Outrage over Tom Daschle's tax woes didn't even come close to reaching the dull apogee achieved by critics of Timothy Geithner on Sunday, with Daschle allies -- like John Kerry -- briskly making the "to know him is to love him or at least wish him no specific set of injuries" case, and opponents adopting a mostly wait-and-see attitude. It was almost as if everyone was working off of some sort of script!
One: So are they all, all honorable men
This argument holds that yes, his "tax problems" are serious, definitely worthy of condemnation but, hey, he disclosed everything voluntarily (which is a really hilarious word under the circumstances, isn't it?), he has sworn, just like Tim Geithner did, that it was all unintentional, and he has apologized handsomely, just like Tim Geithner did. So he should be confirmed, just like Tim Geithner was.
Two: That's what friends are for
In a different vein, commentators are arguing that yes, he fudged his taxes, but that won't really be held against him, because what's a little tax evasion between friends? Specifically, Daschle is very popular in the Senate, he still has lots of friends there, and so his nomination will sail through, tax evasion be damned.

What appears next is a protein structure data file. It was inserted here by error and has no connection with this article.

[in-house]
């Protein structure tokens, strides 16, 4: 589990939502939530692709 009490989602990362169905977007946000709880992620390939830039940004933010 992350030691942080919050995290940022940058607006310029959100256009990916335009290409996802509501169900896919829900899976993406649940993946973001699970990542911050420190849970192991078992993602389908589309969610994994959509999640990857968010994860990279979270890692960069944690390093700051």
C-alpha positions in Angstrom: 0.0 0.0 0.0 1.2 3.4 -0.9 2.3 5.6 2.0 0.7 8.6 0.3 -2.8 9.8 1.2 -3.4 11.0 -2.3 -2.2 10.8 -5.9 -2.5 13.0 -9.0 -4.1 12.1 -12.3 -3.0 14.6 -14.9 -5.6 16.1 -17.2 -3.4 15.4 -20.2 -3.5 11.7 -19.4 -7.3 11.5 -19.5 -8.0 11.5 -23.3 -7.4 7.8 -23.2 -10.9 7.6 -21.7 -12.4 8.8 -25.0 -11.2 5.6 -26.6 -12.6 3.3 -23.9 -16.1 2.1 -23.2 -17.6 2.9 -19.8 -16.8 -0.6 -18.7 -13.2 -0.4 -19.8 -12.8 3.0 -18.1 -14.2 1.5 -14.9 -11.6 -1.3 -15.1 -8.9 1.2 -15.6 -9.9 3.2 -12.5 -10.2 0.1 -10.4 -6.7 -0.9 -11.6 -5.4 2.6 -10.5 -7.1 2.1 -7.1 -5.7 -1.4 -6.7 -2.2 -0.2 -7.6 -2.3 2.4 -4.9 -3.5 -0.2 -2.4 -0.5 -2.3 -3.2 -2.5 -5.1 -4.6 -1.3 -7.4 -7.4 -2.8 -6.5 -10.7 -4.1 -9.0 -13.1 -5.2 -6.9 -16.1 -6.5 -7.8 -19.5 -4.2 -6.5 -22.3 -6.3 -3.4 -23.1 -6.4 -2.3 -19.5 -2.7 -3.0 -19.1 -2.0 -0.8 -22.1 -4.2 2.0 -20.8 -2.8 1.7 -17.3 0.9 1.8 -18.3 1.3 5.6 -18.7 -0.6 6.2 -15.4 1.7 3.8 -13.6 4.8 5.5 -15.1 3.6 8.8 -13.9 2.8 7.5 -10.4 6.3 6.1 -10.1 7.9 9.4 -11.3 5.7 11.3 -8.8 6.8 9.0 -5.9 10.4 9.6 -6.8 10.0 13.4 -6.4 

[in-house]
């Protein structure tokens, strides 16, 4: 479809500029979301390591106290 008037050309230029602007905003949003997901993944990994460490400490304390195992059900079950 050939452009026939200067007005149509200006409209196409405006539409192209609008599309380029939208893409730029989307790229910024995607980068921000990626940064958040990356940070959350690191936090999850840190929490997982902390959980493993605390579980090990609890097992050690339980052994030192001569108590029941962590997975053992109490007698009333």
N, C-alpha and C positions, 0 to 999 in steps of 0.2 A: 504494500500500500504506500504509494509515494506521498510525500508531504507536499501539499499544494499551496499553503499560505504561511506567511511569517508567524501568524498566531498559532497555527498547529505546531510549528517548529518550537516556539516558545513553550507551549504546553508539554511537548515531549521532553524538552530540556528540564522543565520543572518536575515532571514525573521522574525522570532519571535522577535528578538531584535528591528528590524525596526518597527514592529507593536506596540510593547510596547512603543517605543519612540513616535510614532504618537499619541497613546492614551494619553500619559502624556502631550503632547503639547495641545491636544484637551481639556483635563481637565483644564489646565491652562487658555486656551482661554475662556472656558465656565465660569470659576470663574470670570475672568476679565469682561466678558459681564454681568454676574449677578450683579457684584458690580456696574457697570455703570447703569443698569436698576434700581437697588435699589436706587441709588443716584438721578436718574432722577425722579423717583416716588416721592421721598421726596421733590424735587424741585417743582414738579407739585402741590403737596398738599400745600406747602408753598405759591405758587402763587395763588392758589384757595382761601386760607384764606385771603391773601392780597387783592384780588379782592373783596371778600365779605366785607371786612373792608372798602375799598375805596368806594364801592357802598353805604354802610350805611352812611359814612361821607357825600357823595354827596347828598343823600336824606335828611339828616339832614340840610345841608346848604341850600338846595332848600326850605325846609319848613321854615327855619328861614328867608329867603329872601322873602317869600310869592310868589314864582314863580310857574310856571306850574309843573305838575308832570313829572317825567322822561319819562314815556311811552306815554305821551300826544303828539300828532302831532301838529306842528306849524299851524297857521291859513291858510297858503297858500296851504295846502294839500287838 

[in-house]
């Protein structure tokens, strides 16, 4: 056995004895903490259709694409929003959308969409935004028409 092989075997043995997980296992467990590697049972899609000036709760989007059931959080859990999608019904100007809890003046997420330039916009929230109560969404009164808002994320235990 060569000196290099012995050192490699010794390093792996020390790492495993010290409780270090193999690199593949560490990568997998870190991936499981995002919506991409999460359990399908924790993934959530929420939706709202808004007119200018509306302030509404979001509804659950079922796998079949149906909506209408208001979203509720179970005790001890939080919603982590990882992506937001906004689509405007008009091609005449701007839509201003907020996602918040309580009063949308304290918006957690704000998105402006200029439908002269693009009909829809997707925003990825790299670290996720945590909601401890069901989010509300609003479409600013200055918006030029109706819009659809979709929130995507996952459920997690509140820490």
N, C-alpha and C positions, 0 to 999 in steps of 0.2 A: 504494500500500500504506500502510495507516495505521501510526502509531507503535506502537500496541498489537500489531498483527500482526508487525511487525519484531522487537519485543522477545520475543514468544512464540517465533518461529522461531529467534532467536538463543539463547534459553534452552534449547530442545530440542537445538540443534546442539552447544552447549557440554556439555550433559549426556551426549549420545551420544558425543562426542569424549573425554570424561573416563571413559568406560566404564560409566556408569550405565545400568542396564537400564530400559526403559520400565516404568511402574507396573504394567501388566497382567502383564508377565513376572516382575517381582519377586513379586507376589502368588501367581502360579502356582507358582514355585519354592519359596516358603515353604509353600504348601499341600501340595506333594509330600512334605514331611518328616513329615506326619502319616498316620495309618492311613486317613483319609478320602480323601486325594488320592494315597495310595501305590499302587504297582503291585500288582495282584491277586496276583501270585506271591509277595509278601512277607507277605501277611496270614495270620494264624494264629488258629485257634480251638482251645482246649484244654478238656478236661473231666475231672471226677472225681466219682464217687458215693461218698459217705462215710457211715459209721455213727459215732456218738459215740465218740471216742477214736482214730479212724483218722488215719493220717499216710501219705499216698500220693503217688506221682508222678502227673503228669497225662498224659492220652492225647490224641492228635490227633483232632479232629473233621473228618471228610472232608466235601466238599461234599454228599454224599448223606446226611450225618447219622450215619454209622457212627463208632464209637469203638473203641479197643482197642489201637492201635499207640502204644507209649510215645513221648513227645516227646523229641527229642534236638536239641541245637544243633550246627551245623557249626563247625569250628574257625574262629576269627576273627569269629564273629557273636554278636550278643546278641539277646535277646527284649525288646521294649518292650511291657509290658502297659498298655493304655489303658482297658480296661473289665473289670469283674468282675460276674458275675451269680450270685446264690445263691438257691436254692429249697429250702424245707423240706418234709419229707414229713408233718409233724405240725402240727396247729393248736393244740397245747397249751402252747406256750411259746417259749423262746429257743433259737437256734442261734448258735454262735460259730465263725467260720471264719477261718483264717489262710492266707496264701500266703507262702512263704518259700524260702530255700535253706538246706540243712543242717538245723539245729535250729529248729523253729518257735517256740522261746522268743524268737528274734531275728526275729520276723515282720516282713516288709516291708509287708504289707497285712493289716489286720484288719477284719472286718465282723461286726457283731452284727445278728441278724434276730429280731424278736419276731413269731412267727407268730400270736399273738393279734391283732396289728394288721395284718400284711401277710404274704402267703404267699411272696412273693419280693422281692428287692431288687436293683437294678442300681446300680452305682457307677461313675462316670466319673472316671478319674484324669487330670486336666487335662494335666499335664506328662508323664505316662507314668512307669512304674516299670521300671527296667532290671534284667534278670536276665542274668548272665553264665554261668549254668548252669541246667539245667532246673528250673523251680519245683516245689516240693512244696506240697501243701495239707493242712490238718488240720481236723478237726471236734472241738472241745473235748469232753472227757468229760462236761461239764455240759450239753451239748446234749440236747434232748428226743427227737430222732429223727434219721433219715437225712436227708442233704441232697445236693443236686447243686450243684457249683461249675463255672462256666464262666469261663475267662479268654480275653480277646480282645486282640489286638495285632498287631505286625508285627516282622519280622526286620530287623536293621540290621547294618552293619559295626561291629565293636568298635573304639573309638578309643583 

I think that's more or less it. If there's one thing missing between Geithner and Daschle, it's that Daschle isn't getting the benefit of being defended as a sage, indispensible genius that America just has to have in its time of need. Without the myth of infallibility at his back, Daschle is probably falling back on a long government career, intimate knowledge of every lobbyist in town, and a Google Map awareness of where everyone's bodies are buried.
Anyway, it's entirely unsurprising to see the Senate soft-foot these nominations and refuse to dig down deep into questions of tax-dodging. This is the governmental body, after all, that spent the bulk of a day giving a hero's sendoff to a criminal, mere months ago.